I guess one of my main gripes with the film while watching would be the use of CGI throughout for the monster attack sequences, with Sato himself becoming another CGI creation whenever he is turned into his alter ego and as flawless as they look, working seamlessly with the live action background, I guess it is a traditionalist in me that would prefer to see a bunch of guys in monster suits, fighting in a miniature scale Japan. It’s ironic really then that it is at this point that Matsumoto really pulls the rug from under your feet, by suddenly switching the film, to this style of film making with the whole finale being shot in a traditional Kaiju style which might also be the most insane thing I have seen, as he also throws in an Ultra man style family of giant robots, to help him battle his nemesis while frequently shouting the word “Justice”. Though it has to be said that this sequence lacks any form of grace, with the whole fight sequence being as subtle as a housebrick to the face, but then at the same time I have a feeling that perhaps this was Matsumoto’s intention for this sequence, though it does have a feeling that perhaps by this point Matsumoto had lost patience with the film and just wanted to end it.
The humour through the film is best described as dry which will certainly not be to every viewers tastes and did leave me on occasion, wondering whether everything I was watching was supposed to be funny or not and you can’t help but feel something for Sato, which is only emphasised by the mockumenty style of filming, as Sato is clearly trying to do the best he can, while with a public which hates him at the same time facing the truth that he is the last of his kind, with the others of his kind having disappeared for reasons which are never revelled and his father Big Man Japan Five, having killed himself several years earlier, by trying to grow even bigger, so that he could stand out from the others. Still Matsumoto prefers it would seem to keep the obvious laughs for his Kaiju sequences and leave the viewer to decide for themselves, when it comes to the scenes outside of these.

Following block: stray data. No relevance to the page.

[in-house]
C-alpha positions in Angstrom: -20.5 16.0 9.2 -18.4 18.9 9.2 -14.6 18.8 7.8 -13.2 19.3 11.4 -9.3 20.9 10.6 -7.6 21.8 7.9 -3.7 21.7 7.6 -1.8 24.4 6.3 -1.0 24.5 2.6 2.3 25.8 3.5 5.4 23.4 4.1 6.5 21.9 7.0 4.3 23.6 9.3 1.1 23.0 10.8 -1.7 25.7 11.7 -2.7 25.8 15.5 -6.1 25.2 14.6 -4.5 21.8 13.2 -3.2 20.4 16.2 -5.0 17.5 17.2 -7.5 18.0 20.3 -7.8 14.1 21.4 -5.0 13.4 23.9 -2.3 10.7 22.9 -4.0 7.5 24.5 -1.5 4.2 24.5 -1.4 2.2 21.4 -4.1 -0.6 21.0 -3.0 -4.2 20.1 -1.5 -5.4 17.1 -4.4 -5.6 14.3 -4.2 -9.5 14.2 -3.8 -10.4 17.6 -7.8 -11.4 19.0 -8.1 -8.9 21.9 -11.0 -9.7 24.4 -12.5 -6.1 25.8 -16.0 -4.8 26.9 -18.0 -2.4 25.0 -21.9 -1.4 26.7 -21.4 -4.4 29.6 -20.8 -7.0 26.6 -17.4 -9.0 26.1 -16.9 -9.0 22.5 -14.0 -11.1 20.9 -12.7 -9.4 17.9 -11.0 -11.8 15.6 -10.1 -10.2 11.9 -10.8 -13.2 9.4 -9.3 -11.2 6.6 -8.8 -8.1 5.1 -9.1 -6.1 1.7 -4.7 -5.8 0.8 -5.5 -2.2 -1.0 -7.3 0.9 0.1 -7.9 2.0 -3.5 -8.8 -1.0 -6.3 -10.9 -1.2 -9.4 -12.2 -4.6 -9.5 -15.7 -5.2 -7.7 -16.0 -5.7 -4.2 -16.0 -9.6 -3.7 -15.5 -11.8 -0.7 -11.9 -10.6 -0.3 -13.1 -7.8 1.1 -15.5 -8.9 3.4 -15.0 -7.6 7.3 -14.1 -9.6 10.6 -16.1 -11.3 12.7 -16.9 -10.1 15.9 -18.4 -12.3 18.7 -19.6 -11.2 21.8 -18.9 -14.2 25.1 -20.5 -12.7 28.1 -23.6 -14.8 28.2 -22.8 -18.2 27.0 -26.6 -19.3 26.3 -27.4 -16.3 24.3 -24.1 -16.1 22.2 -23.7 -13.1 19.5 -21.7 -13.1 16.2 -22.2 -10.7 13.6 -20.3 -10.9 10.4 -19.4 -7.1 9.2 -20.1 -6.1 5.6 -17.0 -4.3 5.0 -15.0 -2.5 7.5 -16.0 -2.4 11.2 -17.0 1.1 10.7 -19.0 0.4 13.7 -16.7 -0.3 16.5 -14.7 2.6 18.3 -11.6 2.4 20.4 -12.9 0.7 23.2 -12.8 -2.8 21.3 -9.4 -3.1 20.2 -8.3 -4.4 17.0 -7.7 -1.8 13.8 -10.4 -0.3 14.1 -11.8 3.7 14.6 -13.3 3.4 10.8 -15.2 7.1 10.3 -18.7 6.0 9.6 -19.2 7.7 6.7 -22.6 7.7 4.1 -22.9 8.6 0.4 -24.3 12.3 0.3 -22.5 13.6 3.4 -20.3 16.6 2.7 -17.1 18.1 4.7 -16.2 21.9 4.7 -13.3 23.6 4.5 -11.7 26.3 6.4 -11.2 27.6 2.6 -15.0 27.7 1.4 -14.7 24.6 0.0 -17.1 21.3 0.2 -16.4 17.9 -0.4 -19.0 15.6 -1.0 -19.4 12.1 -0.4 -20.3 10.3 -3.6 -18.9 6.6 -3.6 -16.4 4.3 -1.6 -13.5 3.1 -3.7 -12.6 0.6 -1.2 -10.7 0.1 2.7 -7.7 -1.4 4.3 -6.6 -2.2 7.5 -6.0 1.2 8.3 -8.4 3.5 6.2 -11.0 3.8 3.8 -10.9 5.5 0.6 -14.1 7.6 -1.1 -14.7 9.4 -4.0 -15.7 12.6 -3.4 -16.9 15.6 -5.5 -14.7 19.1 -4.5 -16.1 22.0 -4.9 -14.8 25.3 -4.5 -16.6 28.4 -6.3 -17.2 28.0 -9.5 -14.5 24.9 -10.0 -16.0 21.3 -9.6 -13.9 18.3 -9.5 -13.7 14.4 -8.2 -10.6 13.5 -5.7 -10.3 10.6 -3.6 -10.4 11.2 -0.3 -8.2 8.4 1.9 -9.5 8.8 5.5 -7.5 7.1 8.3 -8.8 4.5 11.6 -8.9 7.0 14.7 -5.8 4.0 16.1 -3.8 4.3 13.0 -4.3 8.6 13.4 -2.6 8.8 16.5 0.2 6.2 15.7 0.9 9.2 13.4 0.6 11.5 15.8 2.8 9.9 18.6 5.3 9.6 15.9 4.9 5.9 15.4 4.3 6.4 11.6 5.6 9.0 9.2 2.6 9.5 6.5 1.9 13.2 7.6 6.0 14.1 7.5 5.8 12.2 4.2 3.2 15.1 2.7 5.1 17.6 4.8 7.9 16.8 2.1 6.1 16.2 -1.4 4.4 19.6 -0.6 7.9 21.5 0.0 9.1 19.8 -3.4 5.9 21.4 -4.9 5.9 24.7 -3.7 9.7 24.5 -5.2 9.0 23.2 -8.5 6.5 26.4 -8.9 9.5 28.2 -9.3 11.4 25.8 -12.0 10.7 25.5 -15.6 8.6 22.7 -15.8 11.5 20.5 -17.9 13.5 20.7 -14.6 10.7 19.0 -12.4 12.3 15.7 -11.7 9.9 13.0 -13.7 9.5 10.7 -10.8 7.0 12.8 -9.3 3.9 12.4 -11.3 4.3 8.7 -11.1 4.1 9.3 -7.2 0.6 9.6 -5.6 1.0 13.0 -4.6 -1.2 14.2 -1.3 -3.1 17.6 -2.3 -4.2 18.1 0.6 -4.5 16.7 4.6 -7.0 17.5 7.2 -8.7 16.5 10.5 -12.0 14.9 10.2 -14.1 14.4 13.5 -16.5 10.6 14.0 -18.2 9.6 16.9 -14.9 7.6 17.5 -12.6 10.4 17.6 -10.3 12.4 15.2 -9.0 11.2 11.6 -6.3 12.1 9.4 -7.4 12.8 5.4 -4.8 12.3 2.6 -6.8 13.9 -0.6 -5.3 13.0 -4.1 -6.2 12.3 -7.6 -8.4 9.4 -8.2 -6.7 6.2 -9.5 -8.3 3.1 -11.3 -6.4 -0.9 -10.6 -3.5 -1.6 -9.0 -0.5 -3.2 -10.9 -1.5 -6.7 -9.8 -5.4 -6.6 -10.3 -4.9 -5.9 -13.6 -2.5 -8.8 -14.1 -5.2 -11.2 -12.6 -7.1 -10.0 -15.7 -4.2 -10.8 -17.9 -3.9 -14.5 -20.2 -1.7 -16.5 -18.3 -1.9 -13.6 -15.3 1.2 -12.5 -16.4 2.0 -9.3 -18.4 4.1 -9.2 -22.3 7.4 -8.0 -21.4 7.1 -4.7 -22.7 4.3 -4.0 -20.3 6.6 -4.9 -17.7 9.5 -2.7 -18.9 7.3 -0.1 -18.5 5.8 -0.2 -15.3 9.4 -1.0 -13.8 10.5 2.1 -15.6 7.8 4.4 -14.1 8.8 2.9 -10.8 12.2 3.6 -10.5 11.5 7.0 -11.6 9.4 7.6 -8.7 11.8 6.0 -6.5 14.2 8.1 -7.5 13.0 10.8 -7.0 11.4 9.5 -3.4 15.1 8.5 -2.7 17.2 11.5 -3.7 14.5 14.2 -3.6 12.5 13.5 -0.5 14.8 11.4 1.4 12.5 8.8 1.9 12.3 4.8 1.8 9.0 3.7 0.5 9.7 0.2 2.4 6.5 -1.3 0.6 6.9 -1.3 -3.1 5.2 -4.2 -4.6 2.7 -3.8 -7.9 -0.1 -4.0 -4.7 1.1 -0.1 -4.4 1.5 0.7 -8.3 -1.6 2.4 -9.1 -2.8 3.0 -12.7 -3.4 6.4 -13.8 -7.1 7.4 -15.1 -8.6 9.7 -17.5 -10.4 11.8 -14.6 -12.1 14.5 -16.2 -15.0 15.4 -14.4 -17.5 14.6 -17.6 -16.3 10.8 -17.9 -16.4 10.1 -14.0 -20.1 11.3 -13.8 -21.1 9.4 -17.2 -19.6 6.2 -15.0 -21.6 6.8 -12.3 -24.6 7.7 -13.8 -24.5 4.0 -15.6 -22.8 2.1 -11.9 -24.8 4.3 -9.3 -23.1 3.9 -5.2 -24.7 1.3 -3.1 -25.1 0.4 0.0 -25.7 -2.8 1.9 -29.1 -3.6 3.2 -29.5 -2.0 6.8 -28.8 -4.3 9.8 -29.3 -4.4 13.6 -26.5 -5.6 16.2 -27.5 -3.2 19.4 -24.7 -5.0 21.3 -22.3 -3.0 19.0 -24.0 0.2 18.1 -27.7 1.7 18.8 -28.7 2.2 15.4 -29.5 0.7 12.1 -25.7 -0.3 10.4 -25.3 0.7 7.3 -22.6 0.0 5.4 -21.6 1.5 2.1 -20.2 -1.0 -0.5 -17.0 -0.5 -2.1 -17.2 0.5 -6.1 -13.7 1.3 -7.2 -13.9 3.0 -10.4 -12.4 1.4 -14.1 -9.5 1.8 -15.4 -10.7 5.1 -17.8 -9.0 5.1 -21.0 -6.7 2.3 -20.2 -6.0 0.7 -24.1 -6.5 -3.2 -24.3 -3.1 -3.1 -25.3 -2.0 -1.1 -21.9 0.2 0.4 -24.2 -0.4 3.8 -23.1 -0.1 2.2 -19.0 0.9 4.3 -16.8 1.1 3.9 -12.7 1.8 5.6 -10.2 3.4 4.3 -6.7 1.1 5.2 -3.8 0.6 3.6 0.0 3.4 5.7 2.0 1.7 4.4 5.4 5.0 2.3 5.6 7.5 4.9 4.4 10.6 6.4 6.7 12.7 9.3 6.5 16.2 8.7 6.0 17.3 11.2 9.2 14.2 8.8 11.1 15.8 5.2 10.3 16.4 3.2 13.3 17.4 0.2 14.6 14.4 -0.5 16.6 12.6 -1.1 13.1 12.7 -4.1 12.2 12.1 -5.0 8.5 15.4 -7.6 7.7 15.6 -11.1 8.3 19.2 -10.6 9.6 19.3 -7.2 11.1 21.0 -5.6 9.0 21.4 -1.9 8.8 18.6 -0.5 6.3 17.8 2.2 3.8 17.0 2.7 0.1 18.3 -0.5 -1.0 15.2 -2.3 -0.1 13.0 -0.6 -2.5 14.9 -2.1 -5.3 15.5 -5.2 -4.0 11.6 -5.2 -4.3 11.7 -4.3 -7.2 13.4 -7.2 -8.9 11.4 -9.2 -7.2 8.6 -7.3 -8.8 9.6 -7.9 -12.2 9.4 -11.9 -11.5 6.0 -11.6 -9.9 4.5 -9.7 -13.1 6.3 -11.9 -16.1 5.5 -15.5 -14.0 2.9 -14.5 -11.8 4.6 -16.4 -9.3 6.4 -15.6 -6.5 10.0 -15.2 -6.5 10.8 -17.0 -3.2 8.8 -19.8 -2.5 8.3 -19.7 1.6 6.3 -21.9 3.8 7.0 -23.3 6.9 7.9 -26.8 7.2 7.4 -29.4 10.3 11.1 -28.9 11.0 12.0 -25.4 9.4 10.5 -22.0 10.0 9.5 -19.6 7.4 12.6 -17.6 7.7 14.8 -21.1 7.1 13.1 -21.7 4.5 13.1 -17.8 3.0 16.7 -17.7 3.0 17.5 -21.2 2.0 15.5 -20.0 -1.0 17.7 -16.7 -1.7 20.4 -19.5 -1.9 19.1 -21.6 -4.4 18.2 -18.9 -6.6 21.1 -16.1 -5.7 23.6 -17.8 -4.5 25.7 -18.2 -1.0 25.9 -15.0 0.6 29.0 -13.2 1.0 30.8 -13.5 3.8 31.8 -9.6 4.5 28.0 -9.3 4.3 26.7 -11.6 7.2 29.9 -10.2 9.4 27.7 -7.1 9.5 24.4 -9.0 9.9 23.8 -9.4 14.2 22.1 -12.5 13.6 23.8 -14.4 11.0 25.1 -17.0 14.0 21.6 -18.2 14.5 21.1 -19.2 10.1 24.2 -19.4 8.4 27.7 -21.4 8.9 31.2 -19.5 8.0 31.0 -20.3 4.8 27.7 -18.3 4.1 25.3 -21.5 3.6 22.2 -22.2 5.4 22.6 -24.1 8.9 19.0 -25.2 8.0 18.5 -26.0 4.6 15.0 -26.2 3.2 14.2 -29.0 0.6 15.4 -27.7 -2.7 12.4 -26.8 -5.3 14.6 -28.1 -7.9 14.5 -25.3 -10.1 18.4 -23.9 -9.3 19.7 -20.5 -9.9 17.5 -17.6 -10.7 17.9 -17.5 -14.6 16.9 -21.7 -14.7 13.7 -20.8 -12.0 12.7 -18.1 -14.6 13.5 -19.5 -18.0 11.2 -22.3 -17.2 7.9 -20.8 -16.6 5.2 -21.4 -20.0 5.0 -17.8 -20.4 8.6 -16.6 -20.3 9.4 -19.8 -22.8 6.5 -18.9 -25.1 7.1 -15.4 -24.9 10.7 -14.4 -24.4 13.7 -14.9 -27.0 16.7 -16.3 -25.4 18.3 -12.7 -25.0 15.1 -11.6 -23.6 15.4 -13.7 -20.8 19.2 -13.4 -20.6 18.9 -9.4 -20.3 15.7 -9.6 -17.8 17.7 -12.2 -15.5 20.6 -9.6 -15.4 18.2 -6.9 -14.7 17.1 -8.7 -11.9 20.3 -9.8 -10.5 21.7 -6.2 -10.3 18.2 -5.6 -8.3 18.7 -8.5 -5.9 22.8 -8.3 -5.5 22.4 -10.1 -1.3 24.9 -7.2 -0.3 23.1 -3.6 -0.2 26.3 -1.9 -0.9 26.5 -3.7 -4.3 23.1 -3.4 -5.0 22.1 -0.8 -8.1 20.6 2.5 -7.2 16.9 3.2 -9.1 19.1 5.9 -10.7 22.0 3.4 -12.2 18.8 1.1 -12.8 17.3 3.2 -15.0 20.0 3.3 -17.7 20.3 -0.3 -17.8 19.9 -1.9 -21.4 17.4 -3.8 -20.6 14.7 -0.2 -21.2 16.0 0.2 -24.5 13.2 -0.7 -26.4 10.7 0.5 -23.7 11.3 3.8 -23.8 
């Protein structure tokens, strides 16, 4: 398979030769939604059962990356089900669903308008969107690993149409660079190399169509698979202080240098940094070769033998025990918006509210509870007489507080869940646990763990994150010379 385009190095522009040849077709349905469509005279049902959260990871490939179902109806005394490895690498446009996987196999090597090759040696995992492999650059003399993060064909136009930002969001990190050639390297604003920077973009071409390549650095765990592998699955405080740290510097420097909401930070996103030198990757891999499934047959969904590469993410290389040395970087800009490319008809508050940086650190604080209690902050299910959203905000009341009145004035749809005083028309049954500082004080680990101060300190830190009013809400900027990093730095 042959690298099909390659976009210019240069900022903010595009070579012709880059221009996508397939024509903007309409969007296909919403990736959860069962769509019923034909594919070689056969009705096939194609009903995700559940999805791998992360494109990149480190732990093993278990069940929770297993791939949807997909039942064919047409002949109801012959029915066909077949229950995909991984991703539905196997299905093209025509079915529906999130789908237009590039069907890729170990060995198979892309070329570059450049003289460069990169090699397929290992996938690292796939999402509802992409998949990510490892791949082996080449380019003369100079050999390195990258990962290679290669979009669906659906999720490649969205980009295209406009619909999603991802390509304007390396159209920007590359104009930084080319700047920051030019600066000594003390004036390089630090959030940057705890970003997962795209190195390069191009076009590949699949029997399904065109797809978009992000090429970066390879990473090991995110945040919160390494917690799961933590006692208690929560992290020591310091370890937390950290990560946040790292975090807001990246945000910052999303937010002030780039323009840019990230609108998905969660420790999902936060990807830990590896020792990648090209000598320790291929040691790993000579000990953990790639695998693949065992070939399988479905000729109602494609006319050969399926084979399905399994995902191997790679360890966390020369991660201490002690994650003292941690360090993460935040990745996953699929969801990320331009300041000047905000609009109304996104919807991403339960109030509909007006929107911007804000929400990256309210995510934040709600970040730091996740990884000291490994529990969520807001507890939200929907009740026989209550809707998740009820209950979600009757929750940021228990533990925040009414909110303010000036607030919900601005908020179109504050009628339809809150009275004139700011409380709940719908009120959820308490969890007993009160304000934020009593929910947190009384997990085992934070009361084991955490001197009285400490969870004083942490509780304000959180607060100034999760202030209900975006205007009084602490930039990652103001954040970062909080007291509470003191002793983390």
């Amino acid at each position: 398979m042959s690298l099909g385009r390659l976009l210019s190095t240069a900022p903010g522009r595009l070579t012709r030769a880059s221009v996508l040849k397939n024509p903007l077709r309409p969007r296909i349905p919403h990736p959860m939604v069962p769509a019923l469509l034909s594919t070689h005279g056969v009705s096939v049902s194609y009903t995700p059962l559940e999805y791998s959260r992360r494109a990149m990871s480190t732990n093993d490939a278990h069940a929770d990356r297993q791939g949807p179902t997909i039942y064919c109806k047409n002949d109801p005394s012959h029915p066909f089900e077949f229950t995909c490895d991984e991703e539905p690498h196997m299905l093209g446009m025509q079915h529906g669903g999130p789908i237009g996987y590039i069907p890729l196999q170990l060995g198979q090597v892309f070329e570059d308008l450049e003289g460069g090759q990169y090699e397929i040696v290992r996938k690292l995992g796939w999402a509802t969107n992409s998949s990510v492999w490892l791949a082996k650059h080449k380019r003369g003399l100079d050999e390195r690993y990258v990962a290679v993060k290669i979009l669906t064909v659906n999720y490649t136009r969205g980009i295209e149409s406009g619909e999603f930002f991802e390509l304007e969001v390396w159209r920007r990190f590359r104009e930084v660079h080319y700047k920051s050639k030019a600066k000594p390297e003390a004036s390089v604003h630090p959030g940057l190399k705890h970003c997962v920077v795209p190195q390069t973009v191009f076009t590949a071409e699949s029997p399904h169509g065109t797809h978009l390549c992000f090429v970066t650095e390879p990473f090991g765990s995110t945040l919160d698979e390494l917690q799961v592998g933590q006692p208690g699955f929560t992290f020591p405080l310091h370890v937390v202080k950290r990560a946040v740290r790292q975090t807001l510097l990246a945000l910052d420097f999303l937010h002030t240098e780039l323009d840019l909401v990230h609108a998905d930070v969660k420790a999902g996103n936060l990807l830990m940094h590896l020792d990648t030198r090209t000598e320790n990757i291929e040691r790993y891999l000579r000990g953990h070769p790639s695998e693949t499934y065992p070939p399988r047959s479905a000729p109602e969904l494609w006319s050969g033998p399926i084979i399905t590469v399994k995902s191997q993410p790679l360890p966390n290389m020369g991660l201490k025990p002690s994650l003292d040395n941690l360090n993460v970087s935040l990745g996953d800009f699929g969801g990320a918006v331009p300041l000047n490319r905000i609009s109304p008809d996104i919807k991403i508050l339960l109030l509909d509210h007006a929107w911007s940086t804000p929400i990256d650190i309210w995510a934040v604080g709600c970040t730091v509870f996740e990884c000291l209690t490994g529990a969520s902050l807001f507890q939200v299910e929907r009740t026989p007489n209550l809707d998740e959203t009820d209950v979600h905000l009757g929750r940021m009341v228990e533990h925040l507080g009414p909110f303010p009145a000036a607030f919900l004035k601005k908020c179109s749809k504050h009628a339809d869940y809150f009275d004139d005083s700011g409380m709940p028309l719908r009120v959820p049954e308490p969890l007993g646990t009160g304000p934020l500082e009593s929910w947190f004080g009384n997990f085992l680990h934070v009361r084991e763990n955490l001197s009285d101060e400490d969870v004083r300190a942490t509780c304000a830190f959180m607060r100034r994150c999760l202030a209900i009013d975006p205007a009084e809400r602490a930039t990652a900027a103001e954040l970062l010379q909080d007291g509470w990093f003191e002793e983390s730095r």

“Big Man Japan” is certainly a unique viewing experience and had it not come from Japan, with it’s history of equally random creations, I can’t help but feel that perhaps it might not have worked, for even taking this into consideration there are still a fair amount of misfire moments, causing it to drag slightly in places, but is probably worth watching atleast once if you’re a fan of the Kaiju genre while for those of us who aren’t fans of dry humour or giant monsters, you might struggle to sit all the way through this one.

1 comment:

  1. I caught this one on Netflix instant over the holiday and enjoyed it a great deal. I love the idea of the Giant Protector of Japan being just another government employee, spending most of his time bored, waiting for another monster attack. I wasn't sure at the end whether the monsters were just freak creations or were being put out there by the TV studios to boost ratings, but the main character's hangdog performance and all the weird family dynamic with his forebears and his ex-wife and child really worked for me. An oddly sweet movie with few laugh-out-loud moments, but lots of stuff to smirk at happily. Recommended!